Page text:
Trapdoor drugs

More than $2.1 million in methamphetamine, cocaine, fentanyl and other illegal drugs are now off Southwest Virginia streets following a two-year multi-agency investigation police dubbed Operation Trapdoor.

Virginia State Police Lt. Jason Robinson said at a press conference in Dublin that the operation initially began as a routine narcotics investigation in Carroll County by the Twin County Drug Task Force.

That investigation mushroomed into other parts of the state, resulting in the arrest of nine individuals including two Mexican nationals who police believe are responsible for a large portion of the area’s drug supply.

“The most significant final push in the investigation occurred a few weeks ago on Sept. 26 in Floyd County,” Robinson said.

On that day, investigators executed search warrants at two residences in the 100 block of Pine Mountain Road in Floyd. The search yielded a record seizure of nearly 31 pounds of meth, six pounds of cocaine, a large quantity of fentanyl pills and 21 illegal firearms. Robinson said the methamphetamine had a street value of about $1.4 million, while the cocaine was estimated at about $307,000 and the fentanyl pills at about $141,000.

Among the firearms seized during the search were several handguns and rifles, including AK and AR style rifles, Robinson said.

Charged in the Floyd leg of the investigation are 31-year-old Jorge Humberto Martinez-Estrada and 47-year-old Alvaro Tejeda-Galvan, both of Floyd. The two men were charged with possession with intent to distribute methamphetamine, possession with intent to distribute cocaine, possession with intent to distribute a schedule 1 or 2 controlled substance, possession of a firearm while in possession of a schedule 1 or 2 controlled substance and possession of a firearm by a non-U.S. citizen.

Martinez-Estrada and Tejeda-Galvan are being held at the regional jail in Dublin without bond. In addition to the drug charges, the two men are being held on ICE retainers, Robinson said.

The other individuals arrested as part of the two-year investigation weren’t identified during Wednesday’s press conference, but Robinson said the entire investigation netted more than 30 charges.

Prior to Martinez-Estrada and Tejeda-Galvan’s arrests in September, state and local investigators seized seven pounds of methamphetamine worth around $315,000 in street value during the investigation, Robinson said.

As the initial investigation spread from Carroll and Grayson counties and into Wythe and Pulaski counties, the Claytor Lake Drug Task Force came on board the operation.

“State and local investigators’ pursuit of this complex drug network led them to numerous other locations across Virginia and into other states . . .and, eventually, Mexico,” Robinson said.

The Claytor Lake Drug Task Force consists of investigators with the Wythe and Pulaski county sheriff’s offices, the Pulaski Police Department and the Virginia State Police. The Twin County Drug Task Force is comprised of investigators from the Grayson and Carroll County sheriff’s offices, the Galax Police Department and the Virginia State Police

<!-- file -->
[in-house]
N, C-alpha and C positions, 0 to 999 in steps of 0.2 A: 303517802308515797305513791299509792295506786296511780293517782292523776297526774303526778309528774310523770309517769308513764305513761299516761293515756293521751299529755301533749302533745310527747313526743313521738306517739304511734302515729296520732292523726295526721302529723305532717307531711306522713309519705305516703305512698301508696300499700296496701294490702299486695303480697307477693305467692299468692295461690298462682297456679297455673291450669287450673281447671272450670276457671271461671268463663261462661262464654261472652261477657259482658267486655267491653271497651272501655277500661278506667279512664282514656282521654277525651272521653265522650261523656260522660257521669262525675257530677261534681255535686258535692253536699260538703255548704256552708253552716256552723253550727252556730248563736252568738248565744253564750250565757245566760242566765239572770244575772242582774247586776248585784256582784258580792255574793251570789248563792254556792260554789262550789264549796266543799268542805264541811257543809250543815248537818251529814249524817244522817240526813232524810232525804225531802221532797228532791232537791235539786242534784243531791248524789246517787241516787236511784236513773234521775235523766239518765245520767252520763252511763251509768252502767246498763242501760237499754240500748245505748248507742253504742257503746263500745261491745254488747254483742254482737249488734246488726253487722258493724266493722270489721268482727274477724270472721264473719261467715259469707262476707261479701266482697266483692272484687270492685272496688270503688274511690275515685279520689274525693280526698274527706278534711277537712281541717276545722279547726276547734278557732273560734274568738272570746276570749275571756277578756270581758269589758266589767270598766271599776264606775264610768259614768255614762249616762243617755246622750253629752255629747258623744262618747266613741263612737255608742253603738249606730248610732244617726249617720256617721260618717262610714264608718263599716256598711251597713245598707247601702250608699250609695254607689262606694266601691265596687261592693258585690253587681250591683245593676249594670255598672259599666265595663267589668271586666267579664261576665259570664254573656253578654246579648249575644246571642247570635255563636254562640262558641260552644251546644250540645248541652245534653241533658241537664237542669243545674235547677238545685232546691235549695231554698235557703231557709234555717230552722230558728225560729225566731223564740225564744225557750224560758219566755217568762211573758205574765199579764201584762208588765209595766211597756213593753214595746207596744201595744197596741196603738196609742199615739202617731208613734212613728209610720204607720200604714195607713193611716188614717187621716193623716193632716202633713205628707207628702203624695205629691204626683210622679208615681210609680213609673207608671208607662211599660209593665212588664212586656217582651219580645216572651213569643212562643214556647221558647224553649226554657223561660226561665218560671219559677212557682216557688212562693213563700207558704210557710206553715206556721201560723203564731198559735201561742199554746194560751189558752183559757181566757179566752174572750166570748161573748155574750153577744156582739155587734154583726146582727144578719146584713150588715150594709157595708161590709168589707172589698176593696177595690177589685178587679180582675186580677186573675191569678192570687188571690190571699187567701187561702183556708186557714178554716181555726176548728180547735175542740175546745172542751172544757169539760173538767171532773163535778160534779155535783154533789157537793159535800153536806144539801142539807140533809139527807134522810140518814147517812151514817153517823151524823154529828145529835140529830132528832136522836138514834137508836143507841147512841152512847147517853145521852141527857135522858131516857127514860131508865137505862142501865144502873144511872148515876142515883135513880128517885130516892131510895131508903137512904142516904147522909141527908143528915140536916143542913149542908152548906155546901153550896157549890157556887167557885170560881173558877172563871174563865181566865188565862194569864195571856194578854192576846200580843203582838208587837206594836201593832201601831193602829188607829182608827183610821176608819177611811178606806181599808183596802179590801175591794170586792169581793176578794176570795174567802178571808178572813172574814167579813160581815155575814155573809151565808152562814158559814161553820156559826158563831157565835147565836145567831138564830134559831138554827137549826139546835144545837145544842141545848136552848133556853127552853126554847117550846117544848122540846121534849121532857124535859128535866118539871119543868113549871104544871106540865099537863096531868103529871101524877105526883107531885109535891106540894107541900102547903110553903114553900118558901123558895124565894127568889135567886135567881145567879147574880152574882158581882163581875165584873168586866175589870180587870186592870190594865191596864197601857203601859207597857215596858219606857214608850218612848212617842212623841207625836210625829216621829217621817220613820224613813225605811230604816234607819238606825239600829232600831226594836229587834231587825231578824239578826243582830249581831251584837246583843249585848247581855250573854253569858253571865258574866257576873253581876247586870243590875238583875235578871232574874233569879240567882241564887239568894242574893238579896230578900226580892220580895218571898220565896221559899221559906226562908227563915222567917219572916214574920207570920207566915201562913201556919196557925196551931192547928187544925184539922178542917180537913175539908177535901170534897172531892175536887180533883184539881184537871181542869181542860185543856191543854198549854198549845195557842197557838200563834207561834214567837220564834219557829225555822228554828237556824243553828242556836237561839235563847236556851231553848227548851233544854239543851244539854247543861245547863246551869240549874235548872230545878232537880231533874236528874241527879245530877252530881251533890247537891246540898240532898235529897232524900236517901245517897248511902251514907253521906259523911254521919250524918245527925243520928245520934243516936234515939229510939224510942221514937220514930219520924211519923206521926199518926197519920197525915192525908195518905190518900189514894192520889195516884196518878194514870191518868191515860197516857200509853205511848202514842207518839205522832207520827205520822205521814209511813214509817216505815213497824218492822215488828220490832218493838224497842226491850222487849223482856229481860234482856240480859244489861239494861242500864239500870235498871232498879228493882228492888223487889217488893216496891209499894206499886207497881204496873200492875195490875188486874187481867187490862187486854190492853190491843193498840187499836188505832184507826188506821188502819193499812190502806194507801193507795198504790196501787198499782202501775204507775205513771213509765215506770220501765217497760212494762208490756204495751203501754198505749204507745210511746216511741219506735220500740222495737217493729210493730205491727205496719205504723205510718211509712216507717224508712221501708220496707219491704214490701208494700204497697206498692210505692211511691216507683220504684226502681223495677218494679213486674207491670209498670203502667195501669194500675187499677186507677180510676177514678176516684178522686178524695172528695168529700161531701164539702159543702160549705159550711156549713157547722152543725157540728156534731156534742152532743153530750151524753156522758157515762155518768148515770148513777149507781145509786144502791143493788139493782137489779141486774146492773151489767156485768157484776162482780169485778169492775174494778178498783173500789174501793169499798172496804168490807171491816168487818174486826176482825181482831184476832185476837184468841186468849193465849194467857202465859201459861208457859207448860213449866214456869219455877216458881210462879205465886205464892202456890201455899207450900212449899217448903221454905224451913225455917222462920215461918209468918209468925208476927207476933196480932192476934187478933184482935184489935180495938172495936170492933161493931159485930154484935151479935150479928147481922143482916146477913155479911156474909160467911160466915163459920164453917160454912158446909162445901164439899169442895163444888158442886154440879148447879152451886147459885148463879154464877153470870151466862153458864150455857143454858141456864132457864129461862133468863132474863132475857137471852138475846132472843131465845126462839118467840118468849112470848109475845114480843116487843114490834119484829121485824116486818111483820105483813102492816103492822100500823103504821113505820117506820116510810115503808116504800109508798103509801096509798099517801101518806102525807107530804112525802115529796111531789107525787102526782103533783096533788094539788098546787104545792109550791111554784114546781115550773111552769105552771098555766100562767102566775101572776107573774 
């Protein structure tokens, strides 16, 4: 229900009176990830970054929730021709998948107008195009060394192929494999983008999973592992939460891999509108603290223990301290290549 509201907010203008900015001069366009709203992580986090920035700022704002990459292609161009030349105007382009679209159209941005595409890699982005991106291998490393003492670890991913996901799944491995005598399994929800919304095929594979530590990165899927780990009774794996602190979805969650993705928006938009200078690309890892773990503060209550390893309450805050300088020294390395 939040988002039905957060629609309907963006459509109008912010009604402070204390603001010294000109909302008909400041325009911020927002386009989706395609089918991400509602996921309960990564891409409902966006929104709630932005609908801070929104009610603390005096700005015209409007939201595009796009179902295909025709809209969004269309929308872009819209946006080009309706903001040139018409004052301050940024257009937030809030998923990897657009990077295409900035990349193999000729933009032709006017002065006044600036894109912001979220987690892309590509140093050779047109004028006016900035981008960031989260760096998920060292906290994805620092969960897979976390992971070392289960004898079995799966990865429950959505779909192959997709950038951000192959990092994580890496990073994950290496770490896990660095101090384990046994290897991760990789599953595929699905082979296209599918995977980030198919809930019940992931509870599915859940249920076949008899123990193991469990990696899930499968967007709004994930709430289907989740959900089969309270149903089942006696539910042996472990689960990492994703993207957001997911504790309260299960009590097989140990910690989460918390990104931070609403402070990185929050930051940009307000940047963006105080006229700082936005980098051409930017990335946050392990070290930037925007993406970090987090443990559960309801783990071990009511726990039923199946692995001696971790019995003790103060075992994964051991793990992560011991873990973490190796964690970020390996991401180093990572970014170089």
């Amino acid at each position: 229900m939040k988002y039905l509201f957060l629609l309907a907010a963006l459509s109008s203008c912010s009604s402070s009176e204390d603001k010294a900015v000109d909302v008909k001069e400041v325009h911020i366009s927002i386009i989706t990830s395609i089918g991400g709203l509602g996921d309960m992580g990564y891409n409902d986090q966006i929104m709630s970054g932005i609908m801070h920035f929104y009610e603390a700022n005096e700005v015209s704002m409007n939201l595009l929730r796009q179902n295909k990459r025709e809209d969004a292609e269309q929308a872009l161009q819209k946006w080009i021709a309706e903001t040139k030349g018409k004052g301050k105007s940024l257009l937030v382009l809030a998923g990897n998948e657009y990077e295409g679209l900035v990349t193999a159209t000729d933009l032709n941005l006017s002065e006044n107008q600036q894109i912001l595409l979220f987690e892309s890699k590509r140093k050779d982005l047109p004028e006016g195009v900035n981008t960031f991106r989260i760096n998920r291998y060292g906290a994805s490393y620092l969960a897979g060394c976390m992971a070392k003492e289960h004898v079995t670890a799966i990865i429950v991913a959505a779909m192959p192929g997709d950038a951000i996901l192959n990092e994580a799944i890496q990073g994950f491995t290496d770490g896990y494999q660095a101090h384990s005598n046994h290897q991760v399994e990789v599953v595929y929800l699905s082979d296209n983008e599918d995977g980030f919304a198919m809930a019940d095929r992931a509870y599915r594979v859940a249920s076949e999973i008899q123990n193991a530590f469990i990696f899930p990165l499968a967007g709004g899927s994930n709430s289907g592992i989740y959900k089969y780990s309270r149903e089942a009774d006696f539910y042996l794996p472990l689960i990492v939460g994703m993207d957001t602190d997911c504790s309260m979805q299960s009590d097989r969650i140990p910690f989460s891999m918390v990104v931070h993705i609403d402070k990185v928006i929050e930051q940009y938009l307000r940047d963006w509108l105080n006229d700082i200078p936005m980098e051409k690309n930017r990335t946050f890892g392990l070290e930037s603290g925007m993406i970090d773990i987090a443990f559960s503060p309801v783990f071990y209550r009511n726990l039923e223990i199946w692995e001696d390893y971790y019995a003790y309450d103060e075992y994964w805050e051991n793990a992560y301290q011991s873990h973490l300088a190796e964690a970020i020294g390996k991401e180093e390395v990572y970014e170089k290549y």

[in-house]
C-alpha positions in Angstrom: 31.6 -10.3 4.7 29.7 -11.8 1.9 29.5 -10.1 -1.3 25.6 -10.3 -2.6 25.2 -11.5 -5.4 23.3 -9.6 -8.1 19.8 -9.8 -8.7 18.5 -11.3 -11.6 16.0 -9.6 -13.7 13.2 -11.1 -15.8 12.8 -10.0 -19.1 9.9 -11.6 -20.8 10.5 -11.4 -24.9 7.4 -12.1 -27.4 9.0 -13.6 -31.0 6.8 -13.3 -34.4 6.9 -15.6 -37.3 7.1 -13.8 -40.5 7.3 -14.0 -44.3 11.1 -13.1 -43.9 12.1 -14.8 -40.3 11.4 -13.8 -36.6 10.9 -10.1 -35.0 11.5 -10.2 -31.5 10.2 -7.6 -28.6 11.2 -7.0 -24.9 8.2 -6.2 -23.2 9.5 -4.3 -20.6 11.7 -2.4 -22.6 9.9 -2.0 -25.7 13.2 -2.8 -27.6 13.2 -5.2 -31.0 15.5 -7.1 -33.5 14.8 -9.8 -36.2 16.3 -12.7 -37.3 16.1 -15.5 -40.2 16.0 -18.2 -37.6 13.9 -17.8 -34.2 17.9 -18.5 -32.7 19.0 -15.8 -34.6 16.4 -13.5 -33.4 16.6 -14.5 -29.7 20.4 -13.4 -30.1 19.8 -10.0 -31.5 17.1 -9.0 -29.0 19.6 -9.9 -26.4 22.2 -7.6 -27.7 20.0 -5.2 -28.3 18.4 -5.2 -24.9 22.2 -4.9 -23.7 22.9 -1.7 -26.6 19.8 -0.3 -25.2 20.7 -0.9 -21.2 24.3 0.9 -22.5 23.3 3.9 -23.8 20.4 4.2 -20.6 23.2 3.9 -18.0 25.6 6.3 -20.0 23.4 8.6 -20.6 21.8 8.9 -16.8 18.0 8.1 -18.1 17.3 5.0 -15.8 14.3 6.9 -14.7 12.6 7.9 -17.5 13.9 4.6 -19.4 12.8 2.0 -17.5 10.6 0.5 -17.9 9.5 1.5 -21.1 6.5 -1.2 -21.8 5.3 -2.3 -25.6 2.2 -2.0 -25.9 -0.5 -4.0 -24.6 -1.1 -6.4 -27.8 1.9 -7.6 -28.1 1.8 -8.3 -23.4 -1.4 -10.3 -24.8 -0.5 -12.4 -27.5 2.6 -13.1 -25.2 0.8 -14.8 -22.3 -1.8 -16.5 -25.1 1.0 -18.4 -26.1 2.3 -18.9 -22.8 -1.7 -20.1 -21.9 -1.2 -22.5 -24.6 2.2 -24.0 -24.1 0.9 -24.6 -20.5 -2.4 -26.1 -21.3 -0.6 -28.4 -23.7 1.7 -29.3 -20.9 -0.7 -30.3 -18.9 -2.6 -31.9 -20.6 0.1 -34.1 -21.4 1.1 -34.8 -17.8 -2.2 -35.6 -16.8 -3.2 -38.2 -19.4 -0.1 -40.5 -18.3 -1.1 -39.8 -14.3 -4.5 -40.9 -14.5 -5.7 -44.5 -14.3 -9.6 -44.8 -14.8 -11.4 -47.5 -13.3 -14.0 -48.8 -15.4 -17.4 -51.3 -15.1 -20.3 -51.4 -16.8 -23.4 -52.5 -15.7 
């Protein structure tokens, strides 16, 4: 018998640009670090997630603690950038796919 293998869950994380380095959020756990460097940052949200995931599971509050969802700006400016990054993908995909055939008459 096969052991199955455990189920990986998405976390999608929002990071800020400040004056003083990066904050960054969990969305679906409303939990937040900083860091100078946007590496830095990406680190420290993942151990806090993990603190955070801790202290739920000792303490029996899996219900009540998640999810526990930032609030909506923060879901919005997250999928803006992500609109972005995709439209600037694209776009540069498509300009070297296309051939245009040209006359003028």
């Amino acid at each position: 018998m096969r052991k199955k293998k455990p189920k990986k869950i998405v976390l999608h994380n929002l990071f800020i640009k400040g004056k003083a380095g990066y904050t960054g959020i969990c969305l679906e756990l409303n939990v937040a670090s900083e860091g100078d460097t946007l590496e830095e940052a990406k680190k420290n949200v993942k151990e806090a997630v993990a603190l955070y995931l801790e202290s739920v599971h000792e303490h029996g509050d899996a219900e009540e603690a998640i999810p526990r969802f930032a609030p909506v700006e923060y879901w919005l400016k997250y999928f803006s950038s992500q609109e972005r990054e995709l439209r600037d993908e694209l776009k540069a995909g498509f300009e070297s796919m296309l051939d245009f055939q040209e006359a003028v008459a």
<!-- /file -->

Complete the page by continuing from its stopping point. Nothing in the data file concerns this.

Both Robinson and Wythe County Sheriff Keith Dunagan said the investigation allowed police to remove a good chunk of the area’s drug supply from the streets.

“These guys were top suppliers in Wythe County,” Dunagan said. “This is probably the biggest drug seizure Wythe County has ever been involved with, ever.”

Both men said Operation Trapdoor was only possible because of the hard work and dedication of the investigators from each agency.

“Most people couldn’t imagine the thousands of hours that were put into this case and these guys worked day and night,” Dunagan said.

“Because of that number of hours, no single agency could have done this alone, it’s not possible,” Robinson said.

That’s why it’s important for state and local agencies to come together to collaborate on investigations, he said.

In addition to work on the Claytor Lake Drug Task Force, Dunagan said his office is seeing a high number of drug arrests in Wythe County. He noted that last year the sheriff’s office was responsible for 567 drug charges in 2018, including misdemeanor offenses. Wythe County Commonwealth’s Attorney Mike Jones said he expects to see around 650 indictments by the end of the year.

Operation Trapdoor was supported by the Floyd County Sheriff’s Office, the Appalachia High Intensity Drug Trafficking Area program, and the Wythe, Carroll, Floyd, Carroll and Pulaski county commonwealths attorney’s offices, the Virginia State Police Tactical Teams, Counter-Terrorism and Criminla Interdiction Teams and High-Tech Crimes Division.

The DEA, ATF and Department of Homeland Security also provided technical assistance.

At an Oct. 10 hearing, after being denied bond, Martinez-Estrada requested to have his case heard during the next grand jury, Floyd County Commonwealth Attorney Eric Branscom said. Tejeda-Galvan is scheduled for a Dec. 19 preliminary hearing.

The next Floyd County grand jury will meet the first Tuesday in January 2020.

Jasmine Dent Franks can be reached at jfranks@wythenews.com.

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